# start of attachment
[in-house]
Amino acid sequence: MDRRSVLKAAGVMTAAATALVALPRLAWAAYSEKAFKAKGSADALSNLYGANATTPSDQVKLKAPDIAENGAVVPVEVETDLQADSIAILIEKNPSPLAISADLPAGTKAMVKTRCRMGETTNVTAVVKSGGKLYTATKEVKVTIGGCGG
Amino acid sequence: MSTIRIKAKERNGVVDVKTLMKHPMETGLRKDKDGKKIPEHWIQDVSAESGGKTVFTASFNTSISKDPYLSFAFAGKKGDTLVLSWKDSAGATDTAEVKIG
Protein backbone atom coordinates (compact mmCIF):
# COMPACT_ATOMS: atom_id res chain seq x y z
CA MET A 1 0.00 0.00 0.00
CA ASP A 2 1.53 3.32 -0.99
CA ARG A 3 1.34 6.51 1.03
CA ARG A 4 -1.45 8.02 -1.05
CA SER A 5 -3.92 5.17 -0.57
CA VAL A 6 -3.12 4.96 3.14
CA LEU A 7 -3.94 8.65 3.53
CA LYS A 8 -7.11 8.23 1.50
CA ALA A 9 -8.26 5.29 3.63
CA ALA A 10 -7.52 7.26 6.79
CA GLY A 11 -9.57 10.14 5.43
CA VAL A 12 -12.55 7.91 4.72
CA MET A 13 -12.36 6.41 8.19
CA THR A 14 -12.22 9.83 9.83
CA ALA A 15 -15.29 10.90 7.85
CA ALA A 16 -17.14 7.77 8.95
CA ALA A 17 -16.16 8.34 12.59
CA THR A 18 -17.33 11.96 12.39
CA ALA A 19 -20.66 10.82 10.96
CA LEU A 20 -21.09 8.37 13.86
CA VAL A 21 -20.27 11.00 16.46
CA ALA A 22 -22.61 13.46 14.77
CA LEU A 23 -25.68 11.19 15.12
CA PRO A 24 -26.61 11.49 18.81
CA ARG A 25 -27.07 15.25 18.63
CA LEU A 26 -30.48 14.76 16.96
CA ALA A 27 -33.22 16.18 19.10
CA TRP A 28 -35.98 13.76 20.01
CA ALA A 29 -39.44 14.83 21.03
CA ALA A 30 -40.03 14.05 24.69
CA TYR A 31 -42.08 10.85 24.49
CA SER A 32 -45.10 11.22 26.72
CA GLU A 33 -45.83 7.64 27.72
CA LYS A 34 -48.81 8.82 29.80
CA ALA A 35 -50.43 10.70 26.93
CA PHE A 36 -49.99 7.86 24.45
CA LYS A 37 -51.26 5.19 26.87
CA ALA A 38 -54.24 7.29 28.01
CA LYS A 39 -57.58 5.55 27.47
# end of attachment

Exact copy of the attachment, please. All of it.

[in-house]
Amino acid sequence: MDRRSVLKAAGVMTAAATALVALPRLAWAAYSEKAFKAKGSADALSNLYGANATTPSDQVKLKAPDIAENGAVVPVEVETDLQADSIAILIEKNPSPLAISADLPAGTKAMVKTRCRMGETTNVTAVVKSGGKLYTATKEVKVTIGGCGG
Amino acid sequence: MSTIRIKAKERNGVVDVKTLMKHPMETGLRKDKDGKKIPEHWIQDVSAESGGKTVFTASFNTSISKDPYLSFAFAGKKGDTLVLSWKDSAGATDTAEVKIG
Protein backbone atom coordinates (compact mmCIF):
# COMPACT_ATOMS: atom_id res chain seq x y z
CA MET A 1 0.00 0.00 0.00
CA ASP A 2 1.53 3.32 -0.99
CA ARG A 3 1.34 6.51 1.03
CA ARG A 4 -1.45 8.02 -1.05
CA SER A 5 -3.92 5.17 -0.57
CA VAL A 6 -3.12 4.96 3.14
CA LEU A 7 -3.94 8.65 3.53
CA LYS A 8 -7.11 8.23 1.50
CA ALA A 9 -8.26 5.29 3.63
CA ALA A 10 -7.52 7.26 6.79
CA GLY A 11 -9.57 10.14 5.43
CA VAL A 12 -12.55 7.91 4.72
CA MET A 13 -12.36 6.41 8.19
CA THR A 14 -12.22 9.83 9.83
CA ALA A 15 -15.29 10.90 7.85
CA ALA A 16 -17.14 7.77 8.95
CA ALA A 17 -16.16 8.34 12.59
CA THR A 18 -17.33 11.96 12.39
CA ALA A 19 -20.66 10.82 10.96
CA LEU A 20 -21.09 8.37 13.86
CA VAL A 21 -20.27 11.00 16.46
CA ALA A 22 -22.61 13.46 14.77
CA LEU A 23 -25.68 11.19 15.12
CA PRO A 24 -26.61 11.49 18.81
CA ARG A 25 -27.07 15.25 18.63
CA LEU A 26 -30.48 14.76 16.96
CA ALA A 27 -33.22 16.18 19.10
CA TRP A 28 -35.98 13.76 20.01
CA ALA A 29 -39.44 14.83 21.03
CA ALA A 30 -40.03 14.05 24.69
CA TYR A 31 -42.08 10.85 24.49
CA SER A 32 -45.10 11.22 26.72
CA GLU A 33 -45.83 7.64 27.72
CA LYS A 34 -48.81 8.82 29.80
CA ALA A 35 -50.43 10.70 26.93
CA PHE A 36 -49.99 7.86 24.45
CA LYS A 37 -51.26 5.19 26.87
CA ALA A 38 -54.24 7.29 28.01
CA LYS A 39 -57.58 5.55 27.47